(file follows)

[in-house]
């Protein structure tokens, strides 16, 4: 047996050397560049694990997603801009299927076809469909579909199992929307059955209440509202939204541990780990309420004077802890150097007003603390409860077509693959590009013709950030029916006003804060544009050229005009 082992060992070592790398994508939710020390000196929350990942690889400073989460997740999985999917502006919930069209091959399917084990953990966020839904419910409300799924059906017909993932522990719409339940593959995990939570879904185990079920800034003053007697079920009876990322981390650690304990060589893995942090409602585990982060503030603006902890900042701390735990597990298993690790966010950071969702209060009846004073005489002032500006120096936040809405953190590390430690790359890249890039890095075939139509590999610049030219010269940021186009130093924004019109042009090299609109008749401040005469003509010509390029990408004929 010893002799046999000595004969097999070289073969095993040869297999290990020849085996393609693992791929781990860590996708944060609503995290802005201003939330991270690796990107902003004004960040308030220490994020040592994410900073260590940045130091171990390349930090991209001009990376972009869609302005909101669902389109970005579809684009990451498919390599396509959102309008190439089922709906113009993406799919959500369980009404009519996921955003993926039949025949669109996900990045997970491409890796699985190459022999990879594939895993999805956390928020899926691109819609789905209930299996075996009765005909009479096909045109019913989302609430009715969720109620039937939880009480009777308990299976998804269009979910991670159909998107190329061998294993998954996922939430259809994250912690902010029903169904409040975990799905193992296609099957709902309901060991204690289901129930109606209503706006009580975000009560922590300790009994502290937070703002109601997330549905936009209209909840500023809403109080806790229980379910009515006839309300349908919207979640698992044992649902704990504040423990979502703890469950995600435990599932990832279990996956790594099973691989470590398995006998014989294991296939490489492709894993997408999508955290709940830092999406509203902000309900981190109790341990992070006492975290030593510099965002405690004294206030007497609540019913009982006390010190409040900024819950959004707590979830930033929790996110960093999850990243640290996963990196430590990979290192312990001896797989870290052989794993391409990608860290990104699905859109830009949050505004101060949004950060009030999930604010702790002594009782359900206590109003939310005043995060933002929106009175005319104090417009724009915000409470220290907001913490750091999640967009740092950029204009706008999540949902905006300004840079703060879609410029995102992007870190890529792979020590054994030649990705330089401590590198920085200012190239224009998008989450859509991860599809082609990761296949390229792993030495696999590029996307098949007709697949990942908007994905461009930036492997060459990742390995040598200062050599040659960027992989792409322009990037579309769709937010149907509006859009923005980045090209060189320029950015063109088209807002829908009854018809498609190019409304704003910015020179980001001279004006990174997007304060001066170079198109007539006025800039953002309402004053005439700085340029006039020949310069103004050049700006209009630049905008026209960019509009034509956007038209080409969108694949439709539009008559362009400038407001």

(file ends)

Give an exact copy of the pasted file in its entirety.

[in-house]
């Protein structure tokens, strides 16, 4: 047996050397560049694990997603801009299927076809469909579909199992929307059955209440509202939204541990780990309420004077802890150097007003603390409860077509693959590009013709950030029916006003804060544009050229005009 082992060992070592790398994508939710020390000196929350990942690889400073989460997740999985999917502006919930069209091959399917084990953990966020839904419910409300799924059906017909993932522990719409339940593959995990939570879904185990079920800034003053007697079920009876990322981390650690304990060589893995942090409602585990982060503030603006902890900042701390735990597990298993690790966010950071969702209060009846004073005489002032500006120096936040809405953190590390430690790359890249890039890095075939139509590999610049030219010269940021186009130093924004019109042009090299609109008749401040005469003509010509390029990408004929 010893002799046999000595004969097999070289073969095993040869297999290990020849085996393609693992791929781990860590996708944060609503995290802005201003939330991270690796990107902003004004960040308030220490994020040592994410900073260590940045130091171990390349930090991209001009990376972009869609302005909101669902389109970005579809684009990451498919390599396509959102309008190439089922709906113009993406799919959500369980009404009519996921955003993926039949025949669109996900990045997970491409890796699985190459022999990879594939895993999805956390928020899926691109819609789905209930299996075996009765005909009479096909045109019913989302609430009715969720109620039937939880009480009777308990299976998804269009979910991670159909998107190329061998294993998954996922939430259809994250912690902010029903169904409040975990799905193992296609099957709902309901060991204690289901129930109606209503706006009580975000009560922590300790009994502290937070703002109601997330549905936009209209909840500023809403109080806790229980379910009515006839309300349908919207979640698992044992649902704990504040423990979502703890469950995600435990599932990832279990996956790594099973691989470590398995006998014989294991296939490489492709894993997408999508955290709940830092999406509203902000309900981190109790341990992070006492975290030593510099965002405690004294206030007497609540019913009982006390010190409040900024819950959004707590979830930033929790996110960093999850990243640290996963990196430590990979290192312990001896797989870290052989794993391409990608860290990104699905859109830009949050505004101060949004950060009030999930604010702790002594009782359900206590109003939310005043995060933002929106009175005319104090417009724009915000409470220290907001913490750091999640967009740092950029204009706008999540949902905006300004840079703060879609410029995102992007870190890529792979020590054994030649990705330089401590590198920085200012190239224009998008989450859509991860599809082609990761296949390229792993030495696999590029996307098949007709697949990942908007994905461009930036492997060459990742390995040598200062050599040659960027992989792409322009990037579309769709937010149907509006859009923005980045090209060189320029950015063109088209807002829908009854018809498609190019409304704003910015020179980001001279004006990174997007304060001066170079198109007539006025800039953002309402004053005439700085340029006039020949310069103004050049700006209009630049905008026209960019509009034509956007038209080409969108694949439709539009008559362009400038407001």